Ironically, I first began to question the current model of education when the headmaster of my son’s school showed a video clip at a graduation ceremony of creativity guru Ken Robinson discussing how education kills creativity. Robinson maintains that we are using a model of education left over from the industrial revolution, where schools are organized along factory lines, complete with ringing bells and separate facilities.  “We educate kids in batches, as if the most important thing about them is their date of manufacture,” he states in another video on the topic.

Influenced by Robinson, best-selling author Seth Godin recently published a manifesto , “Stop Stealing Dreams,” on the need for radical education reform. He lays out the need for a post-industrial educational model that caters to diverse learning styles, passion for ideas and what individual students really care about. In such a school, teachers are coaches who help students in a journey of self-discovery. Students have a great deal of choice to determine what they study and how they study it, in stark contrast to the one-size-fits-all system of today.

Your child is right that he or she will never use trigonometry (unless so inclined). Exposing them to variety is one thing, but forcing the same subject for 13 years is another. In the modern marketplace, depth is just as important, if not more so, than breadth. Schools are all about breadth.

In today’s schools, the “good” students end up conforming, diminishing their own prospects for greatness, and the rest end up in an excruciating battle with themselves, their parents (trust me on this), their teachers and the endless tutors. My job as a parent, I’m reminded over and over again by the school, is to enforce the absurdity of the current system — make them turn everything in on time — which I do faithfully because there seems to be no other choice.

My youngest child, a rising second grader, rambunctious and restless as any you’ll find, has “fallen behind” in reading. He is “not sufficiently available for learning,” we are told. The teachers and guidance counselors, loving and well-meaning though they are, insist on ADHD meds so he can amp up his reading and catch up with his classmates. He’s a creative, bright, independent child, who will, there’s not a doubt in my mind, learn to read well and become highly successful. But he’s just not on their timetable for reading.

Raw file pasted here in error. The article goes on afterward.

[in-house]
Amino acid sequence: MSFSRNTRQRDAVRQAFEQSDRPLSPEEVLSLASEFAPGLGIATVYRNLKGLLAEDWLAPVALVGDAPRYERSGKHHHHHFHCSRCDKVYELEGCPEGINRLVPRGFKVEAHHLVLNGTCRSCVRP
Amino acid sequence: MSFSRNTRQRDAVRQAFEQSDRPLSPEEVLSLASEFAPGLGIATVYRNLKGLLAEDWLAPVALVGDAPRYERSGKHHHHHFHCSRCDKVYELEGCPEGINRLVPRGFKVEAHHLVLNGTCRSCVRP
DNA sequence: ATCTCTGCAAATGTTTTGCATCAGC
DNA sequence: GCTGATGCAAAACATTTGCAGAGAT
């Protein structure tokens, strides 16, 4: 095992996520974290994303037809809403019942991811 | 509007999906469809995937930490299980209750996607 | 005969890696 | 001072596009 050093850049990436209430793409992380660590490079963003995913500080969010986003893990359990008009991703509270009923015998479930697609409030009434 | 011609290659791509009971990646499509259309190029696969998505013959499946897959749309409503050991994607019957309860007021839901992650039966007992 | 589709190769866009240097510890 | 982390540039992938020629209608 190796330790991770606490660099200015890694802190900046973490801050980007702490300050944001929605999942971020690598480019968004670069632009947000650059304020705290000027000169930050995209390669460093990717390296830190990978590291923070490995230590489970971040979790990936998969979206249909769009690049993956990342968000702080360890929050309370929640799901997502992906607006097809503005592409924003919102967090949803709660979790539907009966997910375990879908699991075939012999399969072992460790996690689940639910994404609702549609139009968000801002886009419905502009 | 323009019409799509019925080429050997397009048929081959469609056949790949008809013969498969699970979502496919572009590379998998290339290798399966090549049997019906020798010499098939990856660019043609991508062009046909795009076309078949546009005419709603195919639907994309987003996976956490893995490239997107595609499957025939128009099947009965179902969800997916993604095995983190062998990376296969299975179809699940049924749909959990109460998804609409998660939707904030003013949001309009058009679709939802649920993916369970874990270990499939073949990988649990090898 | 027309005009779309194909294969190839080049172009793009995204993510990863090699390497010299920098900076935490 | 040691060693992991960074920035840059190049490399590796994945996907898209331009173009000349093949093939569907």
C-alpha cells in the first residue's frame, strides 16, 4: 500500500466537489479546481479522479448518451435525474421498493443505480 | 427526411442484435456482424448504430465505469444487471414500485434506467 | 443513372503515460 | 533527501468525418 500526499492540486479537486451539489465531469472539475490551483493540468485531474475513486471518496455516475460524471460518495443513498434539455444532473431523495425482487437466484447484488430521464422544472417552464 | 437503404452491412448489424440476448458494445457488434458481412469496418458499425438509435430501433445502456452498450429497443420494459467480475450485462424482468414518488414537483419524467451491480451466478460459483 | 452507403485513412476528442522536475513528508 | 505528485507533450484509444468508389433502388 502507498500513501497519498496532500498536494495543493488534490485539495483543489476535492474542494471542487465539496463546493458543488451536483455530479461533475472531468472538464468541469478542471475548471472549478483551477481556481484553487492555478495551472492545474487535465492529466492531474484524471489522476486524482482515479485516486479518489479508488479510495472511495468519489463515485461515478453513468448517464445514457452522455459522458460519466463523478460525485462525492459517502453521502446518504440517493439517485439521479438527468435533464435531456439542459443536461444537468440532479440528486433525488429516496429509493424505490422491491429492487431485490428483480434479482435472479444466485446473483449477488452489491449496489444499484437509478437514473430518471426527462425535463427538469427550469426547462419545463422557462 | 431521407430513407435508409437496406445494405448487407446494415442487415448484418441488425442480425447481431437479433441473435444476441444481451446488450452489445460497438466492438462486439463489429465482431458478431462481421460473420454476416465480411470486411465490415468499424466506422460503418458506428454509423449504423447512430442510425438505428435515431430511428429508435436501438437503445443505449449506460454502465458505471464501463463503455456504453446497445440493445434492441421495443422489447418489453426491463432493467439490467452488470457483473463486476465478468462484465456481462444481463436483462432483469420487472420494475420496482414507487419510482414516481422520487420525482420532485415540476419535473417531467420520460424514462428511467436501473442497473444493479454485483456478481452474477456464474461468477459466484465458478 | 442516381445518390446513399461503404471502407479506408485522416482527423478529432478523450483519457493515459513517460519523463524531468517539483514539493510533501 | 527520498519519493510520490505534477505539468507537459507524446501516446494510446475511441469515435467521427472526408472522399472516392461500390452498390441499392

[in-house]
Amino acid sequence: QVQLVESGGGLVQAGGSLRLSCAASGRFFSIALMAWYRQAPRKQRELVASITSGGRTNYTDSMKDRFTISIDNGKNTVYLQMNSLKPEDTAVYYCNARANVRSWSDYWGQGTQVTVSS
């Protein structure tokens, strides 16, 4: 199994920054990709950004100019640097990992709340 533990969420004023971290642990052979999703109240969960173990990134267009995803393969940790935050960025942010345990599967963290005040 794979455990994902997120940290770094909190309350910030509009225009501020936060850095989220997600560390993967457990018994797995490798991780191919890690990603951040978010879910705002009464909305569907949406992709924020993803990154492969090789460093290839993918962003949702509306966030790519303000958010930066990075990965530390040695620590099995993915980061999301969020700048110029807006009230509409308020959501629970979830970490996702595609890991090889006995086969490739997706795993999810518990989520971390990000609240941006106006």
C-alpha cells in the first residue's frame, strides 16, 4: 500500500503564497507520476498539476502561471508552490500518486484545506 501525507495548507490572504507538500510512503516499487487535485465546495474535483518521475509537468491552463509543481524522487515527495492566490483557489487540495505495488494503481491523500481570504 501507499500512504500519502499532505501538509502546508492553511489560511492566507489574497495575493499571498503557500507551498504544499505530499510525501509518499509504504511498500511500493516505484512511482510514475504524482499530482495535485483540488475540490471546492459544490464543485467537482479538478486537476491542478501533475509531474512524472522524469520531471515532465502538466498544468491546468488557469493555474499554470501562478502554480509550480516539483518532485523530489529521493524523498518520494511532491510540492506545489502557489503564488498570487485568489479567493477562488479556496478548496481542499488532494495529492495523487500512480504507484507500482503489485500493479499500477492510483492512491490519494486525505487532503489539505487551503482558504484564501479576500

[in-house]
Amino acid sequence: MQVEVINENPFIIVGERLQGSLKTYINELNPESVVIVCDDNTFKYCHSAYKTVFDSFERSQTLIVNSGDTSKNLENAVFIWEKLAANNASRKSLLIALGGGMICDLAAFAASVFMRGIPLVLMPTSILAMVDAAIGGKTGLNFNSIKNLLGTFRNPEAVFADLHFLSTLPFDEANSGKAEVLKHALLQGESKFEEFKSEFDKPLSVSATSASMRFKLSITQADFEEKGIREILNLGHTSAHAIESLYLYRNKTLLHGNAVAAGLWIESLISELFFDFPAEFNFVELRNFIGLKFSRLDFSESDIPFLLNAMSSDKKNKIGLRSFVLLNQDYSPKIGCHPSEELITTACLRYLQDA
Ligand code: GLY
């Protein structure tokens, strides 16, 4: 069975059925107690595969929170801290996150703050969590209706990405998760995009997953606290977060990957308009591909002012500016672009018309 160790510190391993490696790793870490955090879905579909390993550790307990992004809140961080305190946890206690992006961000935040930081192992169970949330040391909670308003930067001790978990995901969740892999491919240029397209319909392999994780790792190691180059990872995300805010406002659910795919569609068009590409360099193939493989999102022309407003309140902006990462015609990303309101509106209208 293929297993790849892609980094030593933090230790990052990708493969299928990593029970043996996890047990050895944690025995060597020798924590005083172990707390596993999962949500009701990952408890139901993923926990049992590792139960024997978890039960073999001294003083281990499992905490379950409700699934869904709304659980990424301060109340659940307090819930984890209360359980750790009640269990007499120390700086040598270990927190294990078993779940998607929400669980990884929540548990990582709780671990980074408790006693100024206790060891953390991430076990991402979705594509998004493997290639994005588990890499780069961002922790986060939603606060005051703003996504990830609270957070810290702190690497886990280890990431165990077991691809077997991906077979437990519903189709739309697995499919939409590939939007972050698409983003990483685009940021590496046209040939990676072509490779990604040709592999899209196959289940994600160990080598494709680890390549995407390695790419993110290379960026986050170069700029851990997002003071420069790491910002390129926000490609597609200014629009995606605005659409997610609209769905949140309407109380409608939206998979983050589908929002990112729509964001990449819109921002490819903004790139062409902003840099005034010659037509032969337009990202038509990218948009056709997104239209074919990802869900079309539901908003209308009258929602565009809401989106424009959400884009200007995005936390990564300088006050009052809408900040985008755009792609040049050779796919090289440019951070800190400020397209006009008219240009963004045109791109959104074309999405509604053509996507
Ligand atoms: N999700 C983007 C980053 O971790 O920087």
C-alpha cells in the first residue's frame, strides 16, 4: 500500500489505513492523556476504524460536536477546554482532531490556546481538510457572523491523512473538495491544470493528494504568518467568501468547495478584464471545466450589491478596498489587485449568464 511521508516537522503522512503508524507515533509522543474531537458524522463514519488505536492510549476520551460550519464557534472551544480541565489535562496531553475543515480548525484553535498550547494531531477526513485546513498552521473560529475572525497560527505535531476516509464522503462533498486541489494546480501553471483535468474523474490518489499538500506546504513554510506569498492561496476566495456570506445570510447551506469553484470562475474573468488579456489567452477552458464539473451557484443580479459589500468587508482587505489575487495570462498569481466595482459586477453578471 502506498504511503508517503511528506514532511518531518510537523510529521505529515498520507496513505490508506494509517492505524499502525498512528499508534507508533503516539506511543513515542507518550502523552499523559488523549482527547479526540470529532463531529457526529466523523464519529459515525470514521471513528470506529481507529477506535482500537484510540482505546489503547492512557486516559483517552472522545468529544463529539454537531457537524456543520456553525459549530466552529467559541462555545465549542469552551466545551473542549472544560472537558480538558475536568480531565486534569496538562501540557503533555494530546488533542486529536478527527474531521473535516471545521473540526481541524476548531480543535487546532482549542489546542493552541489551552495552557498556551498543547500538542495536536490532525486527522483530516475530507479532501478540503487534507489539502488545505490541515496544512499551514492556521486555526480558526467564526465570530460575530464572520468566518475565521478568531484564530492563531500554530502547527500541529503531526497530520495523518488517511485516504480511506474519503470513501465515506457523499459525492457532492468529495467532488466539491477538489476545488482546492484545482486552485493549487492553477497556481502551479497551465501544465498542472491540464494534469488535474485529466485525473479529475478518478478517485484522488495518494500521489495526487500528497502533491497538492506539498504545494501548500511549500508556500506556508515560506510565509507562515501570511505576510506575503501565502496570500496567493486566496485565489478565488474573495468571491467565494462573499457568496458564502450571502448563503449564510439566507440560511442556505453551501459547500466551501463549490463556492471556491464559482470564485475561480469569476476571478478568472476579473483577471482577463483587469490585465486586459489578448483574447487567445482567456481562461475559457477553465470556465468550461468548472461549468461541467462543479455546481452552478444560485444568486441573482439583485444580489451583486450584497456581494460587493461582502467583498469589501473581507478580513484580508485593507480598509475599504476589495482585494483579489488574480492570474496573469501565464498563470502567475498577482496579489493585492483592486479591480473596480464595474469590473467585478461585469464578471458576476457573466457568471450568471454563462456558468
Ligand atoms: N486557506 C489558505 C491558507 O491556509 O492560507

We are forced, in the words of Ken Robinson, to “anesthetize” him so he can function in today’s antiquated classroom setting. The Ritalin will do nothing to make him a more successful human being, a better thinker, or a more productive member of society. It will simply help him keep up with the masses and potentially drain him of some of his creative juices. By forcing him and so many other children like him to take these powerful drugs , schools deprive the future economy and society of precisely the creative talent they will need the most.

Greg Selkoe, the 36-year-old CEO of Karmaloop, a growing hipster media company with revenue of more than $130 Million a year, stated in a recent interview in Inc.: “I was diagnosed with ADHD in elementary school and actually got kicked out of several schools before landing in one for kids with learning issues. What made me not do well in school has actually been very beneficial in business, because I can focus on something very intensely for a short while and then move on to the next thing.”

Yet today’s schools insist that we prescribe our kids drugs to rid them of their hyper-focus.

I’ve talked with a number of educators, who see the writing on the wall for the current education system. They know that the economic reality of the day demands that schools change. But they also know that college-obsessed parents would balk at such changes, fearful that it might detract from their kids’ chances to go to the best college possible.
It will take monumental leadership to change the current educational mindset and model. In the meantime, my kids will struggle through school, battered along the way, and, like their father, be forced to discover most of their talents and passions on their own, outside of school.

See Original Article Here:

Share and Enjoy

  • Facebook
  • Twitter
  • Delicious
  • LinkedIn
  • StumbleUpon
  • Add to favorites
  • Email
  • RSS